The persistent stigma surrounding harmful gambling is preventing the vast majority of those experiencing problems from speaking openly, a charity has warned.
Three quarters (75%) of those who experience problems with gambling do not feel able to open up to family and friends, a survey for GambleAware suggests.
A quarter of adults (23%) think they know someone who has experienced harmful gambling but 61% have put off speaking to them due to concerns around stigma, according to the poll.
GambleAware has launched a public health campaign to reduce stigma by seeking to change perceptions and understanding of the “hidden and complex” issue.
“Gambling harms can affect anyone, which is why it is so important that we break down the stigma associated with it and encourage people to come forward and talk about gambling harm.
“It’s about time we put an end to stigma and opened up the conversation about gambling.”
The survey found 62% of people agree those experiencing gambling harms are judged negatively.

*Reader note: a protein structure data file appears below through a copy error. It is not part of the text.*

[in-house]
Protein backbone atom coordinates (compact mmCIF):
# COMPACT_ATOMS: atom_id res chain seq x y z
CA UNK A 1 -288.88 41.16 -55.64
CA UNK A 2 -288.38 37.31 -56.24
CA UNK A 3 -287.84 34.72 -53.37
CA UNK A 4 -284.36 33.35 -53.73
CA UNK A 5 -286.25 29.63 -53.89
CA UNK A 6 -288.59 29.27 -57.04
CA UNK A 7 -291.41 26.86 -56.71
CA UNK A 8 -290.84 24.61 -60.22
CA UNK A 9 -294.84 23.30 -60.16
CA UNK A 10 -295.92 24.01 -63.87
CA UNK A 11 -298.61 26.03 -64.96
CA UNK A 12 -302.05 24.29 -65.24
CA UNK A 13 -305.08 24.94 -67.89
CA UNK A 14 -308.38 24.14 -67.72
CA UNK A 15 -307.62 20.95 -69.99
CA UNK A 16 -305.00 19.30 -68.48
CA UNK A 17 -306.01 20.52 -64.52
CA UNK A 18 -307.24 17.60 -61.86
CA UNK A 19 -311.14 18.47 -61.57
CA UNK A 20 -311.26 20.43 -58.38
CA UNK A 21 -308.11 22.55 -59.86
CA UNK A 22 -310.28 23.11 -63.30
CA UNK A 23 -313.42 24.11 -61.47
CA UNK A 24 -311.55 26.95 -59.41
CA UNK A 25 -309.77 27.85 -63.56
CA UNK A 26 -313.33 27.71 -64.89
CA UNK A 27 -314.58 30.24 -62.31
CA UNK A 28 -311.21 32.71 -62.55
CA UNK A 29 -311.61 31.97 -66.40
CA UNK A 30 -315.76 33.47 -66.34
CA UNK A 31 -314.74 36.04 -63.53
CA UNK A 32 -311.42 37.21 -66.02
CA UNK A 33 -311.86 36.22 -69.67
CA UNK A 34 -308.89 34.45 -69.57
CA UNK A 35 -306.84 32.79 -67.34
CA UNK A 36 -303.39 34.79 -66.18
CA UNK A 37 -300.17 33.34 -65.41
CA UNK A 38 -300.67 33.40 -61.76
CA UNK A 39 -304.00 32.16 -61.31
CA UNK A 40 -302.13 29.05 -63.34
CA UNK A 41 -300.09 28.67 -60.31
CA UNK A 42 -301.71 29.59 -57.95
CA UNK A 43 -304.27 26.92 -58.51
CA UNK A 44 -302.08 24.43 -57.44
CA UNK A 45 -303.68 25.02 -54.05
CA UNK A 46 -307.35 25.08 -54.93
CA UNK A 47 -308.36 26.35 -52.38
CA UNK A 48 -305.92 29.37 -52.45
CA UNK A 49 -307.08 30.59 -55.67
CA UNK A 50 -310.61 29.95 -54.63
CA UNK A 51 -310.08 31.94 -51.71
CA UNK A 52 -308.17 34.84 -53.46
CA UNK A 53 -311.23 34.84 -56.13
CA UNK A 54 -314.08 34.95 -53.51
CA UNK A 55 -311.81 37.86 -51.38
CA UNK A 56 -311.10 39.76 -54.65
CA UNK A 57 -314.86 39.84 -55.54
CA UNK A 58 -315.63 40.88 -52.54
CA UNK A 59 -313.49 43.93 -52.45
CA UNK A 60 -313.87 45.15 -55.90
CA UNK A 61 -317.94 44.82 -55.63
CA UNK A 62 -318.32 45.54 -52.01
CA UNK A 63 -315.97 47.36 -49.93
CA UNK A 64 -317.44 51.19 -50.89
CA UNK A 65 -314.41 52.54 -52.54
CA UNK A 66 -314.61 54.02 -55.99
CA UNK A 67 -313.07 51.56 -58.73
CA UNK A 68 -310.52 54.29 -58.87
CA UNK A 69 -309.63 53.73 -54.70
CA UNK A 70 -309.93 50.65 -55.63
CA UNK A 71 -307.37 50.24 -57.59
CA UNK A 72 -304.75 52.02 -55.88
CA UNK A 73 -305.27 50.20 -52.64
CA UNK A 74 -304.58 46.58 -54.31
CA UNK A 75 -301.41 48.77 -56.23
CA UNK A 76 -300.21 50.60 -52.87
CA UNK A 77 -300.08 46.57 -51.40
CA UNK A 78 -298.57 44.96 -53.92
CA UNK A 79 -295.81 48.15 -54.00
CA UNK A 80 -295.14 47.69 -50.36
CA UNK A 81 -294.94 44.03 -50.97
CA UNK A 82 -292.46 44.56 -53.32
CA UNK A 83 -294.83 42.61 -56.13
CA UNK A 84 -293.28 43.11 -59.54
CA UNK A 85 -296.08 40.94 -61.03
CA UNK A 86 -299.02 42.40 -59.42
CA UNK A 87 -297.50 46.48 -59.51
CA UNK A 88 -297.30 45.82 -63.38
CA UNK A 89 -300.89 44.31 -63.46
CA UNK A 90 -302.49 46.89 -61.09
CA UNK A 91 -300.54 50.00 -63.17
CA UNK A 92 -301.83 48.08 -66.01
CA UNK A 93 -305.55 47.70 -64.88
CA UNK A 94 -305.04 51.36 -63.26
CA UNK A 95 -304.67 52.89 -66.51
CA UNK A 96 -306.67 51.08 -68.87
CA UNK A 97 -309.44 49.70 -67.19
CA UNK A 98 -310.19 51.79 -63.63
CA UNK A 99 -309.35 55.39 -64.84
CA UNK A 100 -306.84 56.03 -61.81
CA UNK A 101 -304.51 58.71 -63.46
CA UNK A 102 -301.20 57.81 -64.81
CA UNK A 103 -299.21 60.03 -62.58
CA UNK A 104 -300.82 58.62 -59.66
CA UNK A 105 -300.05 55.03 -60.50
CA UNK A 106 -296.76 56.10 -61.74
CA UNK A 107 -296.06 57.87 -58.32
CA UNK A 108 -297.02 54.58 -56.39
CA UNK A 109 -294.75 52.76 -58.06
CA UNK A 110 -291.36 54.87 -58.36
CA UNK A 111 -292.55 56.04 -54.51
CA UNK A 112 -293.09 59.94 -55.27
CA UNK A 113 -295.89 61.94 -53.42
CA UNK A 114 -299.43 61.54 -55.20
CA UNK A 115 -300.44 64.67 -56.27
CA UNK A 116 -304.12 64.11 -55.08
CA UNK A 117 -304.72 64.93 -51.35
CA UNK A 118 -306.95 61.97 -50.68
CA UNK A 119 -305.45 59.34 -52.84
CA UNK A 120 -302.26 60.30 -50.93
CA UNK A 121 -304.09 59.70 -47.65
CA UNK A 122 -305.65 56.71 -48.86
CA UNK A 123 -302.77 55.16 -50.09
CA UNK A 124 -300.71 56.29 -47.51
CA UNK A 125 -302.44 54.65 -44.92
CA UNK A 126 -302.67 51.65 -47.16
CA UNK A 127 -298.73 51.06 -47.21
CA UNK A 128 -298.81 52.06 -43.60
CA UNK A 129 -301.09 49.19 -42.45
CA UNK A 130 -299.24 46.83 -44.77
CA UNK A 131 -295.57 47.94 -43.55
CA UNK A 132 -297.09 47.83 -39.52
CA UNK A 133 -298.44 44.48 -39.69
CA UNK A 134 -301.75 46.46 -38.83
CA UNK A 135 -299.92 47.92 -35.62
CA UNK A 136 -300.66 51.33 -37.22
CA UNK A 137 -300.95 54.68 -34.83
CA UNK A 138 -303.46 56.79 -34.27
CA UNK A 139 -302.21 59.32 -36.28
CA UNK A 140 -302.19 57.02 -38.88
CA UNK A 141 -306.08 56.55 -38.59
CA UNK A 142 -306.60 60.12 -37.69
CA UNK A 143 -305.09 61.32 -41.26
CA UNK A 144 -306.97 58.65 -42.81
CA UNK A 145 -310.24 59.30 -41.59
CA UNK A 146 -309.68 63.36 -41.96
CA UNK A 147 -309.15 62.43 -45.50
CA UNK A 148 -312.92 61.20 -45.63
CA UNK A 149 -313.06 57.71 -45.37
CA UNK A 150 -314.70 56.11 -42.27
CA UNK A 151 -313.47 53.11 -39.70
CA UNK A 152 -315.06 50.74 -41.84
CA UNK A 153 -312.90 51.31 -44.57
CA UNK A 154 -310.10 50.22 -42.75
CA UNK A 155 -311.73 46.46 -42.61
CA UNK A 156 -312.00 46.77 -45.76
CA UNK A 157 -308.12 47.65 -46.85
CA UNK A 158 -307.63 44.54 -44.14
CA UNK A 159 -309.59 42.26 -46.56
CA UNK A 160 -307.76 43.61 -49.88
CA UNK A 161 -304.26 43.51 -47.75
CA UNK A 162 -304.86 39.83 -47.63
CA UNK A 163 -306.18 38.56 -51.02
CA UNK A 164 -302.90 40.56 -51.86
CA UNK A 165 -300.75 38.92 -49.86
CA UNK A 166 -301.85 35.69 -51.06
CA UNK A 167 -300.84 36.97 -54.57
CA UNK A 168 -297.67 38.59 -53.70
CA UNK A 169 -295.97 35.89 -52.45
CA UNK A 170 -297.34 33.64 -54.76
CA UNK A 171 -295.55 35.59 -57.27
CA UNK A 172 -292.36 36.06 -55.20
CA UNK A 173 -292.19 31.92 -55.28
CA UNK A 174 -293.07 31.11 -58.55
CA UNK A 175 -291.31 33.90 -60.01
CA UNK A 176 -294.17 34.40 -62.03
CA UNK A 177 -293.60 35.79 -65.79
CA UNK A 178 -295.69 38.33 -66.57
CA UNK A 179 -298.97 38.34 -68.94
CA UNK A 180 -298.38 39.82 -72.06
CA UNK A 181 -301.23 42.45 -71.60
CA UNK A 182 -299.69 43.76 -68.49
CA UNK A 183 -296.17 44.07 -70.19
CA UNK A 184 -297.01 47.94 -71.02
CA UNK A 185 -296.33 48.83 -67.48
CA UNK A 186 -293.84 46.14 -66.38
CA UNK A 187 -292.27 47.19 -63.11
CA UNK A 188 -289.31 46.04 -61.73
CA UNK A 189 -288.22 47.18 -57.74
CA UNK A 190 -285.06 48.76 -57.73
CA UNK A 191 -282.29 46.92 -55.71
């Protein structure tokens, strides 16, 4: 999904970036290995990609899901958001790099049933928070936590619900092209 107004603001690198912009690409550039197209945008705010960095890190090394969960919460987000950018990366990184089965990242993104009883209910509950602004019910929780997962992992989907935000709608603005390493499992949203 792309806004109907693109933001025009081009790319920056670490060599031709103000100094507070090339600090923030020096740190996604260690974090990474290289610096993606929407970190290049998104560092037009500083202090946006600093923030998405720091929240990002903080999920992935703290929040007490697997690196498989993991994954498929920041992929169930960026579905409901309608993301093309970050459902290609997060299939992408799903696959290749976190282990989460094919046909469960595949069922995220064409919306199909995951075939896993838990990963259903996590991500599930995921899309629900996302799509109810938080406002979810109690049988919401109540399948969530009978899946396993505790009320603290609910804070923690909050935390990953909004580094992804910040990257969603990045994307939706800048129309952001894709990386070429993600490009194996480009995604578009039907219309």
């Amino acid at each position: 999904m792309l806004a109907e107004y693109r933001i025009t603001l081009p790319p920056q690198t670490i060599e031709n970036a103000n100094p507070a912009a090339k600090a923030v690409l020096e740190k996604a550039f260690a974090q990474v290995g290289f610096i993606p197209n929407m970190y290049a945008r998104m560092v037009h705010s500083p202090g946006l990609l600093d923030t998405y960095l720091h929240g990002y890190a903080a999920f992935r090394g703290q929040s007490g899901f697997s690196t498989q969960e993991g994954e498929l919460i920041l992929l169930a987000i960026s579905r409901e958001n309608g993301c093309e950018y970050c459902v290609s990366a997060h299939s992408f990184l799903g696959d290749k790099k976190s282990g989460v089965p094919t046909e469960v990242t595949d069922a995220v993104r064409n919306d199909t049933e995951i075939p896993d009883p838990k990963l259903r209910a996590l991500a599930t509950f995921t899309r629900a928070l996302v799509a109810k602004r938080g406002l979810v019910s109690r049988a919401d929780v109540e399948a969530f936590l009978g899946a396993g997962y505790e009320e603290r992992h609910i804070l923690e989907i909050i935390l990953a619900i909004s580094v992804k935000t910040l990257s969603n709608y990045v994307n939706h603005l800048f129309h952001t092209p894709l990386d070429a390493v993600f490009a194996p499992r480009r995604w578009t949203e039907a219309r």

President of the Royal College of General Practitioners Clare Gerada said: “Gambling harms are a serious public health issue and can affect anyone. They can manifest in various ways, including mental or physical health issues.
“General practitioners and the wider health sector can play a crucial role in addressing the issue of gambling harms, by supporting those who experience the harm directly.
“This campaign is an important step to encourage people and those in the sector to open up the conversation and signpost towards the lifesaving tools and advice that are available.”
YouGov surveyed 18,305 adults online for GambleAware’s Annual GB Treatment and Support study between October 31 and November 23.
Those worried about harmful gambling can search GambleAware or contact the National Gambling Helpline on 0808 8020 133.